FIRST PRACTICE POINTER: Company brings a skateboard to a knife fight and wins big. If you only sell clothing to a specialized group of consumers, keep your goods description as broad as possible.
Opposer, a skateboard company, owned trademark registrations for FALLEN and RISE WITH THE FALLEN, both for a variety of generic clothing items. Applicant filed for FALLEN ANGEL, also for a variety of clothing products.
Evidence introduced at trial clearly established that Opposer (i.e., a skateboard company) targeted its clothing products almost exclusively to the skateboard community; and that Applicant (i.e., a knife manufacturer) marketed clothes as promotional items in support of its primary business, knives.
However, the goods description in Opposer’s trademark registrations WERE NOT limited to its specialized skateboard market. Therefore, the TTAB assumed that the channels of trade for Opposer’s goods extended into all channels of trade, including the channel of trade for purchasers looking primarily for knives. Similarly, the TTAB assumed that the class of purchases for Opposer’s goods included all purchasers of clothes, even those interested in clothes only as an afterthought when purchasing knives.
What makes this dispute interesting is that a specialized group of consumers who exercise a high degree of care, when making a purchase, will ordinarily reduce the likelihood of confusion. However, in this case, because Opposer’s goods description made no mention of specialized products, the presumption adopted by the TTAB was that the class of purchasers for Opposer’s goods were ordinary purchasers looking for generic clothing products…and that the purchasers WOULD NOT exercise a great deal of care. This TTAB presumption increased the likelihood of confusion despite the reality of specialization in the marketplace.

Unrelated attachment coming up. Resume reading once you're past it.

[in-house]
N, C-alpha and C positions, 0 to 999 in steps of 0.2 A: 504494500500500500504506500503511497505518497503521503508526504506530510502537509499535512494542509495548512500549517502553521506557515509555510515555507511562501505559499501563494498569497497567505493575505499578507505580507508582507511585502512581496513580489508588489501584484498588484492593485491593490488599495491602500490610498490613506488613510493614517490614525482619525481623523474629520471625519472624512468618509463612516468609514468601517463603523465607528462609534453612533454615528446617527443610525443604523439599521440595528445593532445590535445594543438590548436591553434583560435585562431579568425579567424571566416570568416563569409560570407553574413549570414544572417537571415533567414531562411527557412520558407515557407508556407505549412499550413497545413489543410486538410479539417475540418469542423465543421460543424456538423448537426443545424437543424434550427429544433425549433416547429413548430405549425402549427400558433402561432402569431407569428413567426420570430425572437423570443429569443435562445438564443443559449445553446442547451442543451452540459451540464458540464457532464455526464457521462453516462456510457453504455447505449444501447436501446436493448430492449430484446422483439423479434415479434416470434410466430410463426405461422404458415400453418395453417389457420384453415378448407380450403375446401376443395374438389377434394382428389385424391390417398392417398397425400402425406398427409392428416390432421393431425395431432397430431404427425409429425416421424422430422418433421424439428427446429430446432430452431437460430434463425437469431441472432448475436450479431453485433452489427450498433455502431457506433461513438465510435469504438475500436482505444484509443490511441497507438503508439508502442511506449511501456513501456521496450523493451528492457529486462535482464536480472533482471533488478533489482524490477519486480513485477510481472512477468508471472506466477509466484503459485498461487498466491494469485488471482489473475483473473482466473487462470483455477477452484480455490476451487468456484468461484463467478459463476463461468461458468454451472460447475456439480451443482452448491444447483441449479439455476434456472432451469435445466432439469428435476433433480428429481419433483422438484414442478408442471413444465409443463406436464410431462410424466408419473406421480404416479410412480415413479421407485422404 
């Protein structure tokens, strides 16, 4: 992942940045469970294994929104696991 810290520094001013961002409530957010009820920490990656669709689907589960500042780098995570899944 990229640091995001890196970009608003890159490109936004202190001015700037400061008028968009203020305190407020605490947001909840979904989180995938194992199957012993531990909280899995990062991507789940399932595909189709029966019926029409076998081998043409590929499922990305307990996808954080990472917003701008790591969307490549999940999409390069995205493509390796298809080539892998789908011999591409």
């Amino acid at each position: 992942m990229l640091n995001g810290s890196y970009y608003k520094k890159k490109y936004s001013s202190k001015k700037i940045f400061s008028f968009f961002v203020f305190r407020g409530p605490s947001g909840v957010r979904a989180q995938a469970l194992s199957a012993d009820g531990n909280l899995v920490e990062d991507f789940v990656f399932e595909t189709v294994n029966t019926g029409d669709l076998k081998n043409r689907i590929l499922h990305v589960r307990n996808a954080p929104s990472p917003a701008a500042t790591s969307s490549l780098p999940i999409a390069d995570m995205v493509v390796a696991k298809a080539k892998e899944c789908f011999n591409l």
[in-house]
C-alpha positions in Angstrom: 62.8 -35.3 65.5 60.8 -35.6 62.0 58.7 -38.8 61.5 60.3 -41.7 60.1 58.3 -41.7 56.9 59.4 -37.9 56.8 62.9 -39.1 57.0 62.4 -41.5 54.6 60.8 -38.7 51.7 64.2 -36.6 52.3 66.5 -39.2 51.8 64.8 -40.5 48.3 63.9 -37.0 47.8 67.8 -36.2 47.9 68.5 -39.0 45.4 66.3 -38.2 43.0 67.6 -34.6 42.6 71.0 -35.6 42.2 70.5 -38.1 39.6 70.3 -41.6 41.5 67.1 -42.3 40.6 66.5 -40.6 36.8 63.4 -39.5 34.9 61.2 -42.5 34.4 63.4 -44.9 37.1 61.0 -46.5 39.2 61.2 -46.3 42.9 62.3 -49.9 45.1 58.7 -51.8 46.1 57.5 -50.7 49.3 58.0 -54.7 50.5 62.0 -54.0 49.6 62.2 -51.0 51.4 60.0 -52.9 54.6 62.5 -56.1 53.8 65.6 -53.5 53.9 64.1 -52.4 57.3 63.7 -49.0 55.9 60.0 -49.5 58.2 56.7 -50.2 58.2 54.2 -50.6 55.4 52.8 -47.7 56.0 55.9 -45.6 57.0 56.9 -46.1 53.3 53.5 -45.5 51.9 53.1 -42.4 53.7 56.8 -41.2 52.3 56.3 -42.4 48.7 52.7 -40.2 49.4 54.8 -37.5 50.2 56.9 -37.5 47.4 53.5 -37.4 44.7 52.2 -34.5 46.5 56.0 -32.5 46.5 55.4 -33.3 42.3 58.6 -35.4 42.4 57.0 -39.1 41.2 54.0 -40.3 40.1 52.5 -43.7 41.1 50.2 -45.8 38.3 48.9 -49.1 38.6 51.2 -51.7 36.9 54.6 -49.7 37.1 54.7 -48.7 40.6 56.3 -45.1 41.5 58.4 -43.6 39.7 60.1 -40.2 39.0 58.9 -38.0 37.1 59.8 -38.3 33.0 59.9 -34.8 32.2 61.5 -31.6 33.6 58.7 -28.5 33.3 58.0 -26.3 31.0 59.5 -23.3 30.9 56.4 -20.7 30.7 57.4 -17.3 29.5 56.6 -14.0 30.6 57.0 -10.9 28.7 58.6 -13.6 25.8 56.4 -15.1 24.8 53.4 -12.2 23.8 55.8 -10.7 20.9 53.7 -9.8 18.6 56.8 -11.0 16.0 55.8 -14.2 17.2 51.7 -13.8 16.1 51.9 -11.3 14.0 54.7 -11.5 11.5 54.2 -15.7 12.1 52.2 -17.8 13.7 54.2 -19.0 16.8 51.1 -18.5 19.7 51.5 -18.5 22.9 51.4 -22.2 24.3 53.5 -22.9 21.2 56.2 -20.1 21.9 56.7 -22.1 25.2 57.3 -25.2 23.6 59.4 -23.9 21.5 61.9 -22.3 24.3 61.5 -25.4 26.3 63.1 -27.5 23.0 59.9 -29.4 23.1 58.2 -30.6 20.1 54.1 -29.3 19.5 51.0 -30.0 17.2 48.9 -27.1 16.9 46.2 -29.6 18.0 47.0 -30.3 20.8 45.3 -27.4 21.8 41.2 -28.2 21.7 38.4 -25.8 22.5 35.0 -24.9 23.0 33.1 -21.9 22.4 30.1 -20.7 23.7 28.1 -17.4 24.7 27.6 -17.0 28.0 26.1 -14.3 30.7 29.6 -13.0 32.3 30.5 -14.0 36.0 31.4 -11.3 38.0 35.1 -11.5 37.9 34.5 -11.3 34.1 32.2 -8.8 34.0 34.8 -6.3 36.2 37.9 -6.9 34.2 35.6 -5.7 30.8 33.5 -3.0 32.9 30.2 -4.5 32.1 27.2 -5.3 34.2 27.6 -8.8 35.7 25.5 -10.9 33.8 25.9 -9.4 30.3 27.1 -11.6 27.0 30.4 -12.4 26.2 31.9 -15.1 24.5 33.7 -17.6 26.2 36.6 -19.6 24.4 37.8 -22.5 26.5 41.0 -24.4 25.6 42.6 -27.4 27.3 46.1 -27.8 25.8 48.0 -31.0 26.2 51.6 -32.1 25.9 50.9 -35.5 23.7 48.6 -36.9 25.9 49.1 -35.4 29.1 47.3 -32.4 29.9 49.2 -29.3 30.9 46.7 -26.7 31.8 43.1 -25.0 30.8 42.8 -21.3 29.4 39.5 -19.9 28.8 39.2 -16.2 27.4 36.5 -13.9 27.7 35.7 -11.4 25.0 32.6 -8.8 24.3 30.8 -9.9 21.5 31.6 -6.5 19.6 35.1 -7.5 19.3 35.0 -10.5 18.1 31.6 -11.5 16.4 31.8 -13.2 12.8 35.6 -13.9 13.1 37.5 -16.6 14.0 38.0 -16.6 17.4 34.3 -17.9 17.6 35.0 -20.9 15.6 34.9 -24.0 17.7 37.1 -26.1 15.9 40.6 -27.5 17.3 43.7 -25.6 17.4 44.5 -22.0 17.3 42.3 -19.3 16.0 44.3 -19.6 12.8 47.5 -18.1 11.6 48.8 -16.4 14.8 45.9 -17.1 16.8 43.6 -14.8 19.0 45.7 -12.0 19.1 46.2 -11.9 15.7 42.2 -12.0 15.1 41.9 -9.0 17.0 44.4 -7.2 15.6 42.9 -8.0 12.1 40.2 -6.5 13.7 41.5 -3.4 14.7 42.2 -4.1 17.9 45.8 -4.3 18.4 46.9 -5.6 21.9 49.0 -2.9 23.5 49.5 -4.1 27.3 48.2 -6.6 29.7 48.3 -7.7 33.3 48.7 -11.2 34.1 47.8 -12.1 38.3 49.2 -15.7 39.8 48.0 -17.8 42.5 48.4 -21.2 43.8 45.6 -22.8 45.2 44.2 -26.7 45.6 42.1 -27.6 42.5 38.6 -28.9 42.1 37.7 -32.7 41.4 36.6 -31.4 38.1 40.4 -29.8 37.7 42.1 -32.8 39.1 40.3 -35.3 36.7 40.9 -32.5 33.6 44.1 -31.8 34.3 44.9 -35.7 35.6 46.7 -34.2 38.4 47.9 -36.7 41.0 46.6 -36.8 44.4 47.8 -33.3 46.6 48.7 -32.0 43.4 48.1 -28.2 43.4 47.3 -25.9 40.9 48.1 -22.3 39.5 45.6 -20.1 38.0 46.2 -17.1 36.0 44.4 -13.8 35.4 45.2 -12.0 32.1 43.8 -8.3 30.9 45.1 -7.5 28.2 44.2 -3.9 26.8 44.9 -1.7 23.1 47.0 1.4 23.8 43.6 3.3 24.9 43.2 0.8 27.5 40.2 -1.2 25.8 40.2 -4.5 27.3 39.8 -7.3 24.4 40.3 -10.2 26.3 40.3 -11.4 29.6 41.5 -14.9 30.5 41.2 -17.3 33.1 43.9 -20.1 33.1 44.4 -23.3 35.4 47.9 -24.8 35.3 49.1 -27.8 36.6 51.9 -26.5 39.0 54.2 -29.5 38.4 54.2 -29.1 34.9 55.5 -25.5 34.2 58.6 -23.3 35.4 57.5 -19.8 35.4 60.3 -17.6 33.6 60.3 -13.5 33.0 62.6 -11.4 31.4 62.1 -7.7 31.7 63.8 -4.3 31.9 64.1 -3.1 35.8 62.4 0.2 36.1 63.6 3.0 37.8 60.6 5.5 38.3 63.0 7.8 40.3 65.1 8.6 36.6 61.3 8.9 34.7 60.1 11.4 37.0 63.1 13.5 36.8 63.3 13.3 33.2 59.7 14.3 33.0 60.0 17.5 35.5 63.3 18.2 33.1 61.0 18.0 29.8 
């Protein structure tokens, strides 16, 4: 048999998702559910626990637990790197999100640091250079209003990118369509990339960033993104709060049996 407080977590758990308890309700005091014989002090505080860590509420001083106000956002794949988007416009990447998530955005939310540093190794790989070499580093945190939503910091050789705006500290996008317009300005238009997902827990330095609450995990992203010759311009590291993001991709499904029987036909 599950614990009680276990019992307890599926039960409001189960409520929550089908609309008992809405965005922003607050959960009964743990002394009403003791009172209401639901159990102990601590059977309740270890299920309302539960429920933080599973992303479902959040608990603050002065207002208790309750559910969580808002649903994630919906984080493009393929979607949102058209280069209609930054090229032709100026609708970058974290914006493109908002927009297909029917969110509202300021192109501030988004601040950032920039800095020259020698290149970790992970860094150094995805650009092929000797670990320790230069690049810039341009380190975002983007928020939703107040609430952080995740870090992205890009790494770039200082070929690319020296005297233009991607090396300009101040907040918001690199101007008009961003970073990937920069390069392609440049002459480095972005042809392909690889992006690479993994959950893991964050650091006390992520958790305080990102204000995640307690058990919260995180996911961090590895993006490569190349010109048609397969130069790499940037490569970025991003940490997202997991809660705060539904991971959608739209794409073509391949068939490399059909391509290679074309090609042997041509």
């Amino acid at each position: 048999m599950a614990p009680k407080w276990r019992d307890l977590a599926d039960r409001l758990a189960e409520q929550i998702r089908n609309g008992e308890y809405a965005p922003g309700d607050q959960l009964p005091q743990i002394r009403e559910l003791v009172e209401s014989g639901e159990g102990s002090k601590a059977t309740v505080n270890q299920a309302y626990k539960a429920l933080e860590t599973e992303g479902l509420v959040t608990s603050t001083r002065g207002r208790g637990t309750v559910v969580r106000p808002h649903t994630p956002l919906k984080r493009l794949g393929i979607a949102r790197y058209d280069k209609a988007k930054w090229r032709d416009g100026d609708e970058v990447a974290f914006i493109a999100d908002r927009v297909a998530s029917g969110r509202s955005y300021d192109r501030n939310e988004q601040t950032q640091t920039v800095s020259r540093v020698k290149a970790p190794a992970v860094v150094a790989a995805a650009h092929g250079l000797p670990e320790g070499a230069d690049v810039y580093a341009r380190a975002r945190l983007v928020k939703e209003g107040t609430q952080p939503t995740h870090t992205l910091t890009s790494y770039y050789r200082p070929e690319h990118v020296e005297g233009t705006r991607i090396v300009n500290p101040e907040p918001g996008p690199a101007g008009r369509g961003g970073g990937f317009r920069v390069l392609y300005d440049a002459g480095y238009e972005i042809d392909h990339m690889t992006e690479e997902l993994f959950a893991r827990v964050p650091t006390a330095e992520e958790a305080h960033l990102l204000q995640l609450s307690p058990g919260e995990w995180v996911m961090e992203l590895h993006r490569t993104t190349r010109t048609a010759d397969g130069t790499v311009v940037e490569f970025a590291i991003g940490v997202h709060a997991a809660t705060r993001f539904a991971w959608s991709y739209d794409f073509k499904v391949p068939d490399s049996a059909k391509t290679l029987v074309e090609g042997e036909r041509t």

In this case, these likelihood of confusion factors carried the day.
SECOND PRACTICE POINTER: Third-party evidence of use, by itself, is insufficient.
Applicant introduced Internet website evidence of third party uses of FALLEN SOULS and FALLEN HEROES and FALLEN DREAMS and FALLEN SOLDIER for clothes, and argued that the addition of any [WORD] to “fallen” was sufficient to avoid a likelihood of confusion with Opposer’s FALLEN and RISE WITH THE FALLEN trademarks.
However, Applicant did not submit any evidence of the actual extent of use of these detected trademarks. Therefore, while the TTAB recognized that the evidence proved the four different entities were using FALLEN-based trademarks to sell clothing on the Internet, the TTAB discounted the evidence claiming it was insufficient to show there was such an extensive use of FALLEN-based trademarks for clothing that consumers would look to other terms in those marks to distinguish them.
Author: Gary Nelson